Although its central character, I. C. Trumpelman, is based on the actual chairman of the Lodz Judenrat, and though the book's descriptions of the local conditions derive from documented ghetto history, King of the Jews does not attempt a historical interpretation of either the ghetto Elder or of the ghetto itself. The book bears the same relation to the Holocaust as M∗A∗S∗H does to the Korean war. Its flat caricatures, cabaret style of narration, and stylized theatrical staging for all the main events of the plot belong to the category of farce. Like other American war farces, Epstein's book isolates the moral angst of the situation from the historical conditions in which it originated: from the aggression of totalitarian regimes or, in this case, from the articulated program of genocide. True evil seems not to be a suitable subject for this genre. Thus the Germans, under euphemistic designations, remain outside the "problem" of this book, which concentrates on the destruction of the Jews as an internal Jewish matter. To use the kind of fairytale analogy in which Epstein delights, this is like the story of Red Riding Hood, but without the wolf. The wolf's lurking presence is admitted as part of the atmosphere, but the real subject is the credulity of Red Riding Hood, and the nature of her guilt in directing the wolf to granny's door.

The book's main thematic concern is with what the jacket copy calls the "excruciating moral dilemmas" of those charged with executing German orders, and of those not so charged whose initiatives had still to be weighed against the threat of collective reprisal. To dramatize this moral plight of the Jews, the book is studded with relevant debates…. There is even a debate … on whether children being deported to their death should be lulled with bright dreams or told that "Oswiecim is the homeland of the Jews." Hannah Arendt's thesis of the...

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Jane Larkin Crain

Fictionalizing the experiences of those 160,000 Polish Jews who were first herded into the ghetto of Lodz and later deported to the Nazi death camps, this novel rehearses yet again the question of Jewish "complicity" in Hitler's war against the Jews. In mannered and inflated prose, meant to evoke the narrative voice of Eastern European folklore, King of the Jews attempts to represent life inside the ghetto in terms that will fairly bristle with moral meanings and ironies. At the heart of this tendentious enterprise is one I. C. Trumpelman, head of the ghetto's Judenrat, a strutting, half-mad, power-hungry tyrant, and his cohorts on the council—venal, self-pitying, spineless Jews who at best passively...

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Neal Ascherson

The plunge attempted by Leslie Epstein in King of the Jews required not merely courage but a degree of self-confidence approaching the suicidal. Epstein has written a novel about the Holocaust, a monumental study of the leader of a Judenrat. The scene is the Ghetto of Lodz, in Nazi-occupied Poland, and the central character is based on Chaim Mordecai Rumkowski, that legendary figure who ruled the ghetto, terrorized its inhabitants into passivity and submission, and persuaded them that a policy of "co-operation"—of letting one category after another be rounded up and driven into the trains bound for the gas chambers—offered a chance of survival for the dwindling remnant.

It isn't...

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Robert Alter

Making novels out of the holocaust has proved to be a hopelessly self-contradictory enterprise for most writers. The conventional novel, with its formal coherence of beginning, middle and end, betrays this subject, which by its nature destroys coherence in our understanding of history, theology, moral choice and human character. Leslie Epstein's quietly controlled, eerily lucid novel ["King of the Jews"]…. is remarkable for choosing an aspect of the subject and developing a special narrative mode that overcome the intrinsic difficulty of coping imaginatively with genocide….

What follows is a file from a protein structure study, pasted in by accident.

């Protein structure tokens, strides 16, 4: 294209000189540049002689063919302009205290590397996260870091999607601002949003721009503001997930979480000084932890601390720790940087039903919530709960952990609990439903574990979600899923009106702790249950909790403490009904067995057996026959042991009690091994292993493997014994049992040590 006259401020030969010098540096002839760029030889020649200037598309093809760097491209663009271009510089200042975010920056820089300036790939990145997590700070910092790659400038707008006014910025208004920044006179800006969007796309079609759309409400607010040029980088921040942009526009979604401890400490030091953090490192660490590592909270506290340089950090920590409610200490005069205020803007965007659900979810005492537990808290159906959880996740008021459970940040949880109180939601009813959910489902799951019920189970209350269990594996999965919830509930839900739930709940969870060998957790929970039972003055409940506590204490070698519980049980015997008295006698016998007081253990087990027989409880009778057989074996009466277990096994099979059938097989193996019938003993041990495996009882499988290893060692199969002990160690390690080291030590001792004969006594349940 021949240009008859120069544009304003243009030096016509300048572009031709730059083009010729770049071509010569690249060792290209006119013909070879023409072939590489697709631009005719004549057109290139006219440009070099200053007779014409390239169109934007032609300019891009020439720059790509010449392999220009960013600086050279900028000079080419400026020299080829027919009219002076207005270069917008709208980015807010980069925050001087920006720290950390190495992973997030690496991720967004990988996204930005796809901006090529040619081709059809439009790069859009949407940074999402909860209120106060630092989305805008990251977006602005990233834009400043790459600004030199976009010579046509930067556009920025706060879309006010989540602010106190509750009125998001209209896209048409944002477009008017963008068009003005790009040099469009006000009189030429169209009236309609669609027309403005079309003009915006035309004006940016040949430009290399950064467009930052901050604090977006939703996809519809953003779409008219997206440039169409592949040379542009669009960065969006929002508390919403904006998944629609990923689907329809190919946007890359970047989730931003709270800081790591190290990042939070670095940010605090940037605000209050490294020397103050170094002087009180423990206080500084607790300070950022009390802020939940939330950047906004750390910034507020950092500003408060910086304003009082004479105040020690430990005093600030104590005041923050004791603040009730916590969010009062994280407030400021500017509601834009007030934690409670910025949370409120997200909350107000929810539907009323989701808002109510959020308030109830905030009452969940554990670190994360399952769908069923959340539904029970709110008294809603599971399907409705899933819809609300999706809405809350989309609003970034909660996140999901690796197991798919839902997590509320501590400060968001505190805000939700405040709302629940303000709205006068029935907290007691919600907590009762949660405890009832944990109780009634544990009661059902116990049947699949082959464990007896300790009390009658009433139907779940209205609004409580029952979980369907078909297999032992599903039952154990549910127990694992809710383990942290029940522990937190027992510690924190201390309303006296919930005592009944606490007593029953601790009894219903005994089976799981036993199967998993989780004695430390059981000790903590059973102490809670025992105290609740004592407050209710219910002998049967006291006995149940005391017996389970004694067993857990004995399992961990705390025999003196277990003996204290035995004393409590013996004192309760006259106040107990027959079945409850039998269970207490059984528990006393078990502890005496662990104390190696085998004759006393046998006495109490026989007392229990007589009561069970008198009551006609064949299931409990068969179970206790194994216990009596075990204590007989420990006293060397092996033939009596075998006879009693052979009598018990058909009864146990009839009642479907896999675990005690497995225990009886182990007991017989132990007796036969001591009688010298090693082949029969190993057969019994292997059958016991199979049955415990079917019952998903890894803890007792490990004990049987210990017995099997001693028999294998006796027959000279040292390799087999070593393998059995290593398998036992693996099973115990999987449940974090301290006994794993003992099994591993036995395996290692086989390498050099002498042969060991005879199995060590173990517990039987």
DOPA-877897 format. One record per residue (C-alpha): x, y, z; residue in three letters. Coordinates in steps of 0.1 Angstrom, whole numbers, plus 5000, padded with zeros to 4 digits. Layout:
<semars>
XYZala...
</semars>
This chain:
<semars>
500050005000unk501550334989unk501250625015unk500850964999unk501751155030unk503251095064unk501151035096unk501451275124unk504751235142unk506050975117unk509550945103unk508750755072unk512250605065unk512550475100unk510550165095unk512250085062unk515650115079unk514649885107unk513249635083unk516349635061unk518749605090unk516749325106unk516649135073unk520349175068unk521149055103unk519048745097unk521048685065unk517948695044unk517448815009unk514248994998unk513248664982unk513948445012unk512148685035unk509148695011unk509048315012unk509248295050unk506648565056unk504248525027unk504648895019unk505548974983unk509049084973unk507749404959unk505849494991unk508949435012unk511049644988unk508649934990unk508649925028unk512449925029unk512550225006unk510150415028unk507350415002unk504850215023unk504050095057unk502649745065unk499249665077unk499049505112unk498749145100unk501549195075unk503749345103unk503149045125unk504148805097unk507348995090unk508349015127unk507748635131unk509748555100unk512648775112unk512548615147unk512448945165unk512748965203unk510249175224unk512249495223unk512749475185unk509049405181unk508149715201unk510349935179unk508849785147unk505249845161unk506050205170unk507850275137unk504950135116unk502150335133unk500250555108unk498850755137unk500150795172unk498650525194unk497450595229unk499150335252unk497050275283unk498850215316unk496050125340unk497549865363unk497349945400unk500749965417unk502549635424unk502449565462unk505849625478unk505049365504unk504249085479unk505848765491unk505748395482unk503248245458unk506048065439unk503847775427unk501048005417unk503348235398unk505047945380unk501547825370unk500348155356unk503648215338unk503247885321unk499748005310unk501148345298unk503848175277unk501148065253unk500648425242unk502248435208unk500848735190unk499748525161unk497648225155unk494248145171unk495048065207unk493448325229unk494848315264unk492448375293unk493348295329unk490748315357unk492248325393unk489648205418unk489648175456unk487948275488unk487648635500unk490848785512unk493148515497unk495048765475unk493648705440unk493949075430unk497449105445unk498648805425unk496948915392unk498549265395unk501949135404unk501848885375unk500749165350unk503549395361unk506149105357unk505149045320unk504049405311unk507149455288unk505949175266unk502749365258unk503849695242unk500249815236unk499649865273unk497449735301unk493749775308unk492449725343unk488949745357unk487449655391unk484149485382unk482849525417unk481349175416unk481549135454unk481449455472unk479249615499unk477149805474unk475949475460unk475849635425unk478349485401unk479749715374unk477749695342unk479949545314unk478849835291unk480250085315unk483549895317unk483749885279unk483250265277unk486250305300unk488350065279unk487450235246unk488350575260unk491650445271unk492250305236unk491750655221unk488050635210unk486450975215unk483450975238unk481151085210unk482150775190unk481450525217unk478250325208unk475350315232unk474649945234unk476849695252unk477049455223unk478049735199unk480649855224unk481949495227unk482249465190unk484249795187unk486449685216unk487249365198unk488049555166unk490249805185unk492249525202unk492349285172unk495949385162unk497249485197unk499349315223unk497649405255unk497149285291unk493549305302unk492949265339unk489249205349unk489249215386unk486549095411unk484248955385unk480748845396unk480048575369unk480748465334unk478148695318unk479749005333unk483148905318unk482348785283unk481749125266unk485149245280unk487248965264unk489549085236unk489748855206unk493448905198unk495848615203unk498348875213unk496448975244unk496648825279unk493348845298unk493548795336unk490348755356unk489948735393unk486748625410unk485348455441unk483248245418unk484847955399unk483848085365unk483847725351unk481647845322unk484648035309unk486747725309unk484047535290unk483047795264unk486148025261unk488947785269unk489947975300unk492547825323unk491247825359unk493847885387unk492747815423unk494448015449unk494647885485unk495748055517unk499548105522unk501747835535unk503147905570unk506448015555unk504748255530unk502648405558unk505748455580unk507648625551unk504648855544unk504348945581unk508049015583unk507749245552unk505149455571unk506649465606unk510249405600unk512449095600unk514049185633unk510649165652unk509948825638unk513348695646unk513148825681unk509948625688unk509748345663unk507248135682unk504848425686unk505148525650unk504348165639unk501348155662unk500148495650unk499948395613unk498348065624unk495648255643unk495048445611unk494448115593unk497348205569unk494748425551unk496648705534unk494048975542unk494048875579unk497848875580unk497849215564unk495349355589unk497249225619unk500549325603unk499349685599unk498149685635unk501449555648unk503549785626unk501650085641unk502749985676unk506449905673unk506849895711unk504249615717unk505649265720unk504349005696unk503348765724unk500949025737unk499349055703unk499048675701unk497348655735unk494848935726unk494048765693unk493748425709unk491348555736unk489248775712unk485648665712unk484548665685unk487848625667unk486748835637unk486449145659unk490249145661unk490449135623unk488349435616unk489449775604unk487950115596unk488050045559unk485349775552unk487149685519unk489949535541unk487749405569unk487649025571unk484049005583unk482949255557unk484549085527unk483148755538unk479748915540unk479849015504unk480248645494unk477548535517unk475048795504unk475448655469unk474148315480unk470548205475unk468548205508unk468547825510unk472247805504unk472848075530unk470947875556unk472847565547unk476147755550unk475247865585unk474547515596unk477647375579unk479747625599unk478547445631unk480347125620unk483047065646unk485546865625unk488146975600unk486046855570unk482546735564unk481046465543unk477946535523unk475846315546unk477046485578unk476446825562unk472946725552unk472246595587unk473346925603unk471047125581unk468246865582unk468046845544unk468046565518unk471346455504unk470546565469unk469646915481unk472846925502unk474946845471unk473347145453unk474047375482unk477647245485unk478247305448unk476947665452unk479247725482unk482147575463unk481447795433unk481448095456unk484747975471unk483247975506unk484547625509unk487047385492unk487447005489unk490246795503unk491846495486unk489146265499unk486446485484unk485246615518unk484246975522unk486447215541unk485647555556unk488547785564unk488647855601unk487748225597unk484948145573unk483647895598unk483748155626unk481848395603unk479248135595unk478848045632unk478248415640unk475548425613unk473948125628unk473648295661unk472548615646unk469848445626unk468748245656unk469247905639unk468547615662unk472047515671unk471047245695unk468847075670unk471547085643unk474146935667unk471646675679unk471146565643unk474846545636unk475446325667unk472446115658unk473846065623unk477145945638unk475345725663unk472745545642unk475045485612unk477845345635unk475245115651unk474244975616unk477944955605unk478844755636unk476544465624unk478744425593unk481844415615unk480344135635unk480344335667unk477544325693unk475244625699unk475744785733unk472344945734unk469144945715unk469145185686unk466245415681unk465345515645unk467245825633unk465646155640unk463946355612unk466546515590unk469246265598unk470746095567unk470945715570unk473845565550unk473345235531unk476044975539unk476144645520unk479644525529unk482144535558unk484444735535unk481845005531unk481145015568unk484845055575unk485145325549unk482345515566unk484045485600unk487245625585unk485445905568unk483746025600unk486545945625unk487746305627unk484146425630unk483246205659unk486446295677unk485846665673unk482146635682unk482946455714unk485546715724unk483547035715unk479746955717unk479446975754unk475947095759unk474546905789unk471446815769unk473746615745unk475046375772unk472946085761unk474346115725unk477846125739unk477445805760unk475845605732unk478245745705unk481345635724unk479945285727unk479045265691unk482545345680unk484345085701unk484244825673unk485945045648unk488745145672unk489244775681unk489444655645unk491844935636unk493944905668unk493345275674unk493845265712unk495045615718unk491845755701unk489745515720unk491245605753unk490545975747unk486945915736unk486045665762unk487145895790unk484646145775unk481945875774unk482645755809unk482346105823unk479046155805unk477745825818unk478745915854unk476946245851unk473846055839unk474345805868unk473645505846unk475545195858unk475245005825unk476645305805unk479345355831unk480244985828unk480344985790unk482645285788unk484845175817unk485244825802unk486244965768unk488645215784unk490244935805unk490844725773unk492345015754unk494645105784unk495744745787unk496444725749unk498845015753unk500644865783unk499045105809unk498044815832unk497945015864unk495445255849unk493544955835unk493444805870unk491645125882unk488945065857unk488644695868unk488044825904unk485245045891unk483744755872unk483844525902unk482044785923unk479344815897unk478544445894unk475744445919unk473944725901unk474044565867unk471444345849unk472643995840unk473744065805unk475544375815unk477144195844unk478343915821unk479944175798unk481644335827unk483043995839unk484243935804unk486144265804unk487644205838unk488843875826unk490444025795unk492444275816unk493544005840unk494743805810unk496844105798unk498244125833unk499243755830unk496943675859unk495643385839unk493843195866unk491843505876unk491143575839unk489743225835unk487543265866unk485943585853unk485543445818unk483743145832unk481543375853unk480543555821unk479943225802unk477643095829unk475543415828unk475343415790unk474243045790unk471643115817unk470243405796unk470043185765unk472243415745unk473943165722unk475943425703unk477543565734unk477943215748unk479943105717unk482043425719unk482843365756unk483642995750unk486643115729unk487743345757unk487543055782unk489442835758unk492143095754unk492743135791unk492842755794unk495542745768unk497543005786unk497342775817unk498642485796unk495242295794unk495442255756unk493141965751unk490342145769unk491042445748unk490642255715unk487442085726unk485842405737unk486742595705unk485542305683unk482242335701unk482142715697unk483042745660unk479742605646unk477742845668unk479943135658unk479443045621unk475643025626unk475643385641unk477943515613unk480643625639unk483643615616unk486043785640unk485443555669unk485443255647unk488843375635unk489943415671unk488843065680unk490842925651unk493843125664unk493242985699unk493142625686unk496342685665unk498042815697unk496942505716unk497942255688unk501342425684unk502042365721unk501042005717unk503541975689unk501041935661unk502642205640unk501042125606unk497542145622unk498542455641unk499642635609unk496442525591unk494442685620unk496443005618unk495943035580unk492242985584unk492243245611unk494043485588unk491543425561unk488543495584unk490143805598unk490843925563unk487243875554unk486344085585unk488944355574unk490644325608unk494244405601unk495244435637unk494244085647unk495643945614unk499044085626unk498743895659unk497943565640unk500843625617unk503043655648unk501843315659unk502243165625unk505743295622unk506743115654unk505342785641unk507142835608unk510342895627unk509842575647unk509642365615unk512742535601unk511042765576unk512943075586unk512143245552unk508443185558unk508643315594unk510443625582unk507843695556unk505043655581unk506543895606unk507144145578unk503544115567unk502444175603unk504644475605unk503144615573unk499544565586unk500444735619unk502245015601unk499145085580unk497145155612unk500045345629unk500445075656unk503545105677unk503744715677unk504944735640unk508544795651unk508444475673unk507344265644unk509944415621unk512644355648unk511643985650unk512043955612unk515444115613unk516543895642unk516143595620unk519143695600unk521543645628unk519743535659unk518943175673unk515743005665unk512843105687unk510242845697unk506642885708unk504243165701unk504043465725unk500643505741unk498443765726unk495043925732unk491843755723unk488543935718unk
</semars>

Mr. Epstein intelligently focuses his narrative not on the obscene mechanisms of mass murder itself, but on the morally...

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Edith Milton

[King of the Jews] is elegantly written, paced like a Burger-King commercial, and arranged with a very cunning eye for irony; its cumulative effect is that of an intricate artifice built on the grave of total horror. I am not accusing Epstein of bad taste; it is not really a question of that. Epstein's novel is somehow outside the range of taste, in the same way a novel might be if it were written by a dolphin…. Parts of the book are astonishingly beautiful; a scene, for instance, where doomed, starved boys act out, for a school exercise, the motion of the planets. Parts of it are disturbingly real; a game of naked leapfrog forced on the new leaders of the ghetto before they are shot. But I cannot recognize...

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Kirkus Reviews

As critics have often noted, Epstein's fiction—especially P. D. Kimerakov … bears a large resemblance to Saul Bellow's. And this disappointing new novel [Regina] is the most Bellovian of all: a sociological/spiritual mosaic that could conceivably be subtitled Mrs. Sammler's Revival. Regina Glassman is a divorced, 40-ish movie-and-drama critic, in her youth an actress. On leave from her New York writing job at a magazine, she's unexpectedly called back to the stage: a revival of The Sea Gull, the play in which she'd had her tyro triumph. Blindly, vainly, she believes that she's been again tapped for the part of young Nina, only to arrive at rehearsal to find out that she's been cast,...

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George Stade

We know from Leslie Epstein's previous fiction—two novels and a collection of stories—that he has both a social conscience and masterly skills. We also know, especially from his last novel, "King of the Jews" …, that he has an imagination of catastrophe.

His new novel, "Regina," is set in New York City in the 1980's, where inner catastrophes confront their external counterparts. One counterpart is the weather. It's midsummer; there's a heat wave and a drought…. Somebody in the neighborhood (the Upper West Side) is killing women who, as it turns out, remind him of his mother. He stabs each of his victims exactly 27 times. Relations between the sexes and among parents and children are awry. "It...

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Susan Lydon

Despite the countless thousands of words expended on the soul of the middle-aged Jewish male (now plumbed nearly to exhaustion), his generational counterpart, the middle-aged Jewish female, has languished in a fictional limbo…. [She's] the last invisible woman. Or was until Regina Glassman sprang full-grown from the pen of Leslie Epstein [in Regina].

Regina would be the first to admit that her obscurity isn't due just to insensitive novelists: she has passed most of her life in a somnambulistic stupor, from which she is only now beginning to awaken. And her monkey-in-the-middle-age dilemma exists in life as well as art; caught between the intense egocentrism of her incorrigible teenage sons...